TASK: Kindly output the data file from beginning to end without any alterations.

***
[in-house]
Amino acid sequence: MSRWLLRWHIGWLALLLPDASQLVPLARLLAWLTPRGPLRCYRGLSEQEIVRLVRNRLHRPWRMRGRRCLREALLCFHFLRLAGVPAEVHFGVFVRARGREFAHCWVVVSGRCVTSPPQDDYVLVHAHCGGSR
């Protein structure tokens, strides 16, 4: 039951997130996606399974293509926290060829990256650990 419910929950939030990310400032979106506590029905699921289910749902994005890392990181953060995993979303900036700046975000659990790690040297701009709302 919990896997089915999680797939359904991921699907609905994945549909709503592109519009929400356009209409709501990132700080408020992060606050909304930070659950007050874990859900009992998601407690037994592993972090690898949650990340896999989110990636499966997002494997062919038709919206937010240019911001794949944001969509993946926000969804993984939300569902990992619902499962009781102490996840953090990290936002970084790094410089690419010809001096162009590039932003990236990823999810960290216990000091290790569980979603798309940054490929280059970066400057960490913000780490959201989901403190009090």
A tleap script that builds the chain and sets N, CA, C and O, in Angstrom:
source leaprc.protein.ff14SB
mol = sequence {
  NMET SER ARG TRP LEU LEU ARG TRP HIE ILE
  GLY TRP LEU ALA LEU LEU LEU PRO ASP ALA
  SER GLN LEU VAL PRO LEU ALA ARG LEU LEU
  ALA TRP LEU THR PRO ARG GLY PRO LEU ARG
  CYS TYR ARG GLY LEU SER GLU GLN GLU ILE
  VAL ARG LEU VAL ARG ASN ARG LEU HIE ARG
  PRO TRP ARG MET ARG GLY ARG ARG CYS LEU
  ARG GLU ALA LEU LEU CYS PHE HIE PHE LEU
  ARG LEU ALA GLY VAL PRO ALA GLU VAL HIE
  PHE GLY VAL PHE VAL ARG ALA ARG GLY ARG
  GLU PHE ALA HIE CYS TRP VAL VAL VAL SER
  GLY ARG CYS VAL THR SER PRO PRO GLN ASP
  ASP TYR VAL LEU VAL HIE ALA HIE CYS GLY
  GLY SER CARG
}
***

[in-house]
Amino acid sequence: MSRWLLRWHIGWLALLLPDASQLVPLARLLAWLTPRGPLRCYRGLSEQEIVRLVRNRLHRPWRMRGRRCLREALLCFHFLRLAGVPAEVHFGVFVRARGREFAHCWVVVSGRCVTSPPQDDYVLVHAHCGGSR
């Protein structure tokens, strides 16, 4: 039951997130996606399974293509926290060829990256650990 419910929950939030990310400032979106506590029905699921289910749902994005890392990181953060995993979303900036700046975000659990790690040297701009709302 919990896997089915999680797939359904991921699907609905994945549909709503592109519009929400356009209409709501990132700080408020992060606050909304930070659950007050874990859900009992998601407690037994592993972090690898949650990340896999989110990636499966997002494997062919038709919206937010240019911001794949944001969509993946926000969804993984939300569902990992619902499962009781102490996840953090990290936002970084790094410089690419010809001096162009590039932003990236990823999810960290216990000091290790569980979603798309940054490929280059970066400057960490913000780490959201989901403190009090």
A tleap script that builds the chain and sets N, CA, C and O, in Angstrom:
source leaprc.protein.ff14SB
mol = sequence {
  NMET SER ARG TRP LEU LEU ARG TRP HIE ILE
  GLY TRP LEU ALA LEU LEU LEU PRO ASP ALA
  SER GLN LEU VAL PRO LEU ALA ARG LEU LEU
  ALA TRP LEU THR PRO ARG GLY PRO LEU ARG
  CYS TYR ARG GLY LEU SER GLU GLN GLU ILE
  VAL ARG LEU VAL ARG ASN ARG LEU HIE ARG
  PRO TRP ARG MET ARG GLY ARG ARG CYS LEU
  ARG GLU ALA LEU LEU CYS PHE HIE PHE LEU
  ARG LEU ALA GLY VAL PRO ALA GLU VAL HIE
  PHE GLY VAL PHE VAL ARG ALA ARG GLY ARG
  GLU PHE ALA HIE CYS TRP VAL VAL VAL SER
  GLY ARG CYS VAL THR SER PRO PRO GLN ASP
  ASP TYR VAL LEU VAL HIE ALA HIE CYS GLY
  GLY SER CARG
}